Failure to report an accidental kill can lead to fines, loss of license
By Summit Voice
FRISCO — State game managers are looking for information about the death of a bull moose near the Summit County shooting range and Frey Gulch Road. According to wildlife officials, the moose died from a gunshot wound and was not field dressed, leaving the meat to waste.
The moose was found during Colorado’s second rifle-hunting season but officials believe it was killed in early October, possibly during the first rifle season, Oct. 12 through 16.
Although details of the moose’s death are currently unknown, officials are investigating the incident as a possible mistaken or careless kill by an elk hunter.
Colorado Parks and Wildlife urges the public to provide any additional information that may lead to the person or persons responsible, including personal photos of any live bull moose seen in the area since early October.
“We understand that mistaken kills can happen while hunting, but we ask hunters to let us know right away,” said Summit County District Wildlife Manager Elissa Knox. “Killing an animal without a license, abandoning and wasting the meat and evading authorities can potentially lead to felony charges, substantial fines, prison time and a lifetime suspension of hunting privileges in Colorado as well as 38 other states.”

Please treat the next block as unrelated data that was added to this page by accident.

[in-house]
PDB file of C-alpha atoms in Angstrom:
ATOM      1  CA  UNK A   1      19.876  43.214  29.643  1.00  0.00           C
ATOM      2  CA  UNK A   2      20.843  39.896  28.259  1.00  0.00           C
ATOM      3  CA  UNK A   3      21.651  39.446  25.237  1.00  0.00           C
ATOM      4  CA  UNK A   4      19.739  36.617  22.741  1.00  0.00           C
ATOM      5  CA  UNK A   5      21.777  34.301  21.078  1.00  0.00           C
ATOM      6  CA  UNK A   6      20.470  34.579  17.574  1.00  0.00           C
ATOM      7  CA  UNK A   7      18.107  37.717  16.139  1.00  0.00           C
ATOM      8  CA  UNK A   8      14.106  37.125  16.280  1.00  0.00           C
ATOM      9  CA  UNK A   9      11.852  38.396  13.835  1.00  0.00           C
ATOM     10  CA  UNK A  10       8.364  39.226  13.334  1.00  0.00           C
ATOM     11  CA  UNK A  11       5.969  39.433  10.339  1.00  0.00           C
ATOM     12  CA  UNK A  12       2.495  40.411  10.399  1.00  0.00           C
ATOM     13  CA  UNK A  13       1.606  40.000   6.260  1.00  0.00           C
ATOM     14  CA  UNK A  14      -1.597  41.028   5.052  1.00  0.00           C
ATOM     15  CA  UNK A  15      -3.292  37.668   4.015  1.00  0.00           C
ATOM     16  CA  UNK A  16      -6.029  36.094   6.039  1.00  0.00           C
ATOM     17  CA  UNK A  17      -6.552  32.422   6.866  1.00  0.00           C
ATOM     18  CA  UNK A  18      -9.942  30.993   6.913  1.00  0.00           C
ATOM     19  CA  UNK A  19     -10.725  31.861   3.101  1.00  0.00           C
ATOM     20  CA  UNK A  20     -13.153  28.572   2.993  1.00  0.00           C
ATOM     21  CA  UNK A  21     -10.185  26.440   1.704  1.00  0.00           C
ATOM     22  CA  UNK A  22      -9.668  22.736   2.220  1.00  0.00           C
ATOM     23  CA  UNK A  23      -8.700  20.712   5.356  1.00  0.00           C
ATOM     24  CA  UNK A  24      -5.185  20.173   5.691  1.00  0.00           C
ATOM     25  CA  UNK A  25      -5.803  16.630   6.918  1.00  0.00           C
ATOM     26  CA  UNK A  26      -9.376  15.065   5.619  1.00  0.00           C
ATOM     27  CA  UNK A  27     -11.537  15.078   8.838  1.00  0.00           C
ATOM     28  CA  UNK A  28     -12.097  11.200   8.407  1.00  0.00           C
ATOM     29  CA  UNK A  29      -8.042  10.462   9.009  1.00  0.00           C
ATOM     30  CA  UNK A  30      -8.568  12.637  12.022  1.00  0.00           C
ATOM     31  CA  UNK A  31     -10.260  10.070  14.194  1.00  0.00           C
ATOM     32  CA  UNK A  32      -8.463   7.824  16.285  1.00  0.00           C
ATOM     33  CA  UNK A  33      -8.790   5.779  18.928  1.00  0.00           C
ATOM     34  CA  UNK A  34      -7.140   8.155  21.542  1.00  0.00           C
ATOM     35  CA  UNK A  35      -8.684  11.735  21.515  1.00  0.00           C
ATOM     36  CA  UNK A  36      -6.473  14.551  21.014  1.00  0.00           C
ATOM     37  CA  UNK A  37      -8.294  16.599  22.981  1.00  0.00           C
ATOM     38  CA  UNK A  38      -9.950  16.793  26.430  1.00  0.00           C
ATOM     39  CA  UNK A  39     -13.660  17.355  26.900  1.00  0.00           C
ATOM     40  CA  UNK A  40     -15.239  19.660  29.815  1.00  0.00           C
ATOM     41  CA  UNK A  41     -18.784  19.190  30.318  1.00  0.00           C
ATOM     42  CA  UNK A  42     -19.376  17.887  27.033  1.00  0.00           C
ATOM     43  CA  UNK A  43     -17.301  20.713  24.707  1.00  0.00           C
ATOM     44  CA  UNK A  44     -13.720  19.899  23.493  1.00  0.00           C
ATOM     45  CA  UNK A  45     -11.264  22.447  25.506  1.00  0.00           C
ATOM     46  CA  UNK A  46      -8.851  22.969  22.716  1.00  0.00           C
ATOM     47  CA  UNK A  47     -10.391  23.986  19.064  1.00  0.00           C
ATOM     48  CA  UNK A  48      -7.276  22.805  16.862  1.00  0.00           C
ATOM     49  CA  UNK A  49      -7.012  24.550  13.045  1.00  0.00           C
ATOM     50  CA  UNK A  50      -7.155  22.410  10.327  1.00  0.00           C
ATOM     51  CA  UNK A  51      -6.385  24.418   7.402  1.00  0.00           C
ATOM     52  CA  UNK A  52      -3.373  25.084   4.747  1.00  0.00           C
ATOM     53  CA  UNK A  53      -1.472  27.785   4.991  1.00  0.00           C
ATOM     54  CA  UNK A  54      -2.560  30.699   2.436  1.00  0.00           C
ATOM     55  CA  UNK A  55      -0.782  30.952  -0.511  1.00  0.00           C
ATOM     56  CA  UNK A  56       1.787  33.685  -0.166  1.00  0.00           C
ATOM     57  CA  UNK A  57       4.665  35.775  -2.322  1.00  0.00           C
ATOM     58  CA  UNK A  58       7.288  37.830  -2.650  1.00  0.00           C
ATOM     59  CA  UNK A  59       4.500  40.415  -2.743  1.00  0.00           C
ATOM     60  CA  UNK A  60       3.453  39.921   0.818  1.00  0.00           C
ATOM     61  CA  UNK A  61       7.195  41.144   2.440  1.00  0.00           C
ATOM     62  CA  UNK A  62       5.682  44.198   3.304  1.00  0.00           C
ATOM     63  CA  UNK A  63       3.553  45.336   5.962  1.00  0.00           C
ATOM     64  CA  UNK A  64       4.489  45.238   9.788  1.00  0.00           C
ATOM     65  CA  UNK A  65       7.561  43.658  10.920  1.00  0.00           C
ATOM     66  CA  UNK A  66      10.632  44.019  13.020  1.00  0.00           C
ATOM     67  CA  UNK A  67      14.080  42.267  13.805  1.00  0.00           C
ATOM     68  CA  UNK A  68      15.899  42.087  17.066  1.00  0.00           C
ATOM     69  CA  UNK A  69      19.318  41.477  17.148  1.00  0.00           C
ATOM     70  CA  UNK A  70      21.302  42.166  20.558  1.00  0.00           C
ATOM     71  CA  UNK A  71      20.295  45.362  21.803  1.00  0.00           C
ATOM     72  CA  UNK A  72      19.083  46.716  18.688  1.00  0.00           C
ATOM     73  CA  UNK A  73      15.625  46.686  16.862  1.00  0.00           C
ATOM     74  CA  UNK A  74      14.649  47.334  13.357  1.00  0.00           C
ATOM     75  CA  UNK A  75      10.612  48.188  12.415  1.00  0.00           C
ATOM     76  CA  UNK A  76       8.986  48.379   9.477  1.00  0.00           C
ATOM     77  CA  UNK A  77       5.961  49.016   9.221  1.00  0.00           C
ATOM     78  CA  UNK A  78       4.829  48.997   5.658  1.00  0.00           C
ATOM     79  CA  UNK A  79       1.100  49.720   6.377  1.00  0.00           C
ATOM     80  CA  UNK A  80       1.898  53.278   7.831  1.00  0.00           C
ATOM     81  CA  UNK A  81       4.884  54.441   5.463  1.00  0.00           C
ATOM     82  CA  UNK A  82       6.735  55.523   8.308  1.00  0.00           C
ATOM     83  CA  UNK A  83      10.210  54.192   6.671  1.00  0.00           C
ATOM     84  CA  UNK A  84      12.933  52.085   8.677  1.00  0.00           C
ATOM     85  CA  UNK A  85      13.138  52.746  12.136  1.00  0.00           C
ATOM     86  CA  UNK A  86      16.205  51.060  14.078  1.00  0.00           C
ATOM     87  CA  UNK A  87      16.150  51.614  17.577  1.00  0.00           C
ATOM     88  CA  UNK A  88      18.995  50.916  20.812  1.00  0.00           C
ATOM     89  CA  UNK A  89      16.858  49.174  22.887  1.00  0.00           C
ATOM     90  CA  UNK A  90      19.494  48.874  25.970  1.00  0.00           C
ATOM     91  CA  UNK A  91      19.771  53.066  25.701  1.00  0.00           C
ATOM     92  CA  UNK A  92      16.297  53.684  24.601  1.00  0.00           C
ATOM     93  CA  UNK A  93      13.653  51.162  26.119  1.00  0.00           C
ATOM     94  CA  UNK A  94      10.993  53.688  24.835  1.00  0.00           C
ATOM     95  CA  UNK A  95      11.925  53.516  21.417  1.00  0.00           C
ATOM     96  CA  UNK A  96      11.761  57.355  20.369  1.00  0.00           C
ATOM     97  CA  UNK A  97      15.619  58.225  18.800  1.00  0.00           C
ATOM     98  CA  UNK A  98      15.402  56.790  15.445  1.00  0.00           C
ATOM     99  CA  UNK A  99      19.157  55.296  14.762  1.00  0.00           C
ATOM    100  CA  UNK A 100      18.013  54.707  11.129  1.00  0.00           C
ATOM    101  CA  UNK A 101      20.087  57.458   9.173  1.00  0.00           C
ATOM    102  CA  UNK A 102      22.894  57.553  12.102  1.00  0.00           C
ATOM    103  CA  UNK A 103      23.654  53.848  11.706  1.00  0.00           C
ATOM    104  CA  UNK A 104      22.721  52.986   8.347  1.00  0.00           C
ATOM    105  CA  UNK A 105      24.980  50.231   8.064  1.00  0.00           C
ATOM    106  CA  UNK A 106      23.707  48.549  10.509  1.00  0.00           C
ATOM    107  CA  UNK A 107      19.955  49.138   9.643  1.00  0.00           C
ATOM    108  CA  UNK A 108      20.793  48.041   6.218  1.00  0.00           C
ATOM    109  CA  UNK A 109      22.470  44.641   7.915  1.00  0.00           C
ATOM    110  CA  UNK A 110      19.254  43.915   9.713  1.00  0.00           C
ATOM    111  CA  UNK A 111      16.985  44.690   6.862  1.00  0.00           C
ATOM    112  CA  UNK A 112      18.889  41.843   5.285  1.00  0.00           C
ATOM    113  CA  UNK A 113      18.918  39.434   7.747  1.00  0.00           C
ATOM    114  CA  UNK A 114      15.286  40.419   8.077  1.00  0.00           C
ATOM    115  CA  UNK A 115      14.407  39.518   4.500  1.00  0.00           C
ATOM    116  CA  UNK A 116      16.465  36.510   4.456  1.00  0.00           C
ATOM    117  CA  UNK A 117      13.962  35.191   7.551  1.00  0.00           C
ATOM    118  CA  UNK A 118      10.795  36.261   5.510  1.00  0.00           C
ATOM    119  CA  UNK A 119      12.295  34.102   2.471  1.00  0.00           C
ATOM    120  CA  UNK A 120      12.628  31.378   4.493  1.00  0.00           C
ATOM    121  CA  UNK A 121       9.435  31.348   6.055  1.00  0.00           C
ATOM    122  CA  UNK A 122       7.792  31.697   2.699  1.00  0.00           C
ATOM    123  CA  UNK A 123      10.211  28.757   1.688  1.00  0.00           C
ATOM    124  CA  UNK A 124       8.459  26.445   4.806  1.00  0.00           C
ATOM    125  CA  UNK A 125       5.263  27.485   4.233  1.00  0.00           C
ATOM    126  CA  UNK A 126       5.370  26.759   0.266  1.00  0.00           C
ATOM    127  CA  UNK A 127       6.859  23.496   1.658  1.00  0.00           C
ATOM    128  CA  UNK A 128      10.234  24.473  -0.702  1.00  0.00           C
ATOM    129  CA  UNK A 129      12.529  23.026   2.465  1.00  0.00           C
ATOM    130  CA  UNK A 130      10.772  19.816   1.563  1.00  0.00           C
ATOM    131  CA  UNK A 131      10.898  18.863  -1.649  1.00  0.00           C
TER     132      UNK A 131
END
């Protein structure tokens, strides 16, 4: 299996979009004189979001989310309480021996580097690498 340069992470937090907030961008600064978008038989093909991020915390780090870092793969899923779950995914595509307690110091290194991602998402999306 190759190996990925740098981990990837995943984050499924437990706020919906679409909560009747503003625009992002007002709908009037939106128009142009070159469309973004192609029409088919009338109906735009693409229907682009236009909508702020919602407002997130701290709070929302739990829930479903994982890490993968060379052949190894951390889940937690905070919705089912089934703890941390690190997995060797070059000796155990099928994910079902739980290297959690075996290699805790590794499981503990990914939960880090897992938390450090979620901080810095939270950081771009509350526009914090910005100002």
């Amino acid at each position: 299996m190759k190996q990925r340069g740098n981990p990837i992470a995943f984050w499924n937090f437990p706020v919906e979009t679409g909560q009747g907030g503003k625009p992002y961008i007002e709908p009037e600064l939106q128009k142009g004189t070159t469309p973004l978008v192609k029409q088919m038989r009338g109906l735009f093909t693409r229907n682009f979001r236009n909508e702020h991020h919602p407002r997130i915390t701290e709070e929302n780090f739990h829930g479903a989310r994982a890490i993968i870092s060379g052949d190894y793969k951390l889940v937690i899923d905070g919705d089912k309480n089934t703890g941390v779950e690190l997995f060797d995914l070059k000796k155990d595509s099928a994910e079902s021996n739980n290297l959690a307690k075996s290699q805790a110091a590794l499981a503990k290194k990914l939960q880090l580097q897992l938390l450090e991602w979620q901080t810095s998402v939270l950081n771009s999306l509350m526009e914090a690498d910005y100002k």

Knox said that, if officers have to track down individuals in cases like this, they will likely face the maximum penalties. She said officers will take prompt self-reporting into consideration and encouraged the person responsible in this incident to contact wildlife officials as soon as possible.
In recent years, Colorado wildlife officers have investigated a number of incidents involving the mis-identification of moose for an elk. Hunters are reminded to always be 100 percent sure of their target before they shoot and notify officials immediately if they have killed the wrong species.
Anyone with information that can help in this investigation can contact Operation Game Thief, a wildlife tips hotline at 877-265-6648. Callers will remain anonymous and cash rewards may be given if the information leads to a conviction.
For more information about Operation Game Thief, go to www.wildlife.state.co.us/RulesRegs/LawEnforcement/OperationGameThief/Pages/OGT.aspx
Colorado Parks and Wildlife manages 42 state parks, all of Colorado’s wildlife, more than 300 state wildlife areas and a host of recreational programs. To learn more, please visit cpw.state.co.us.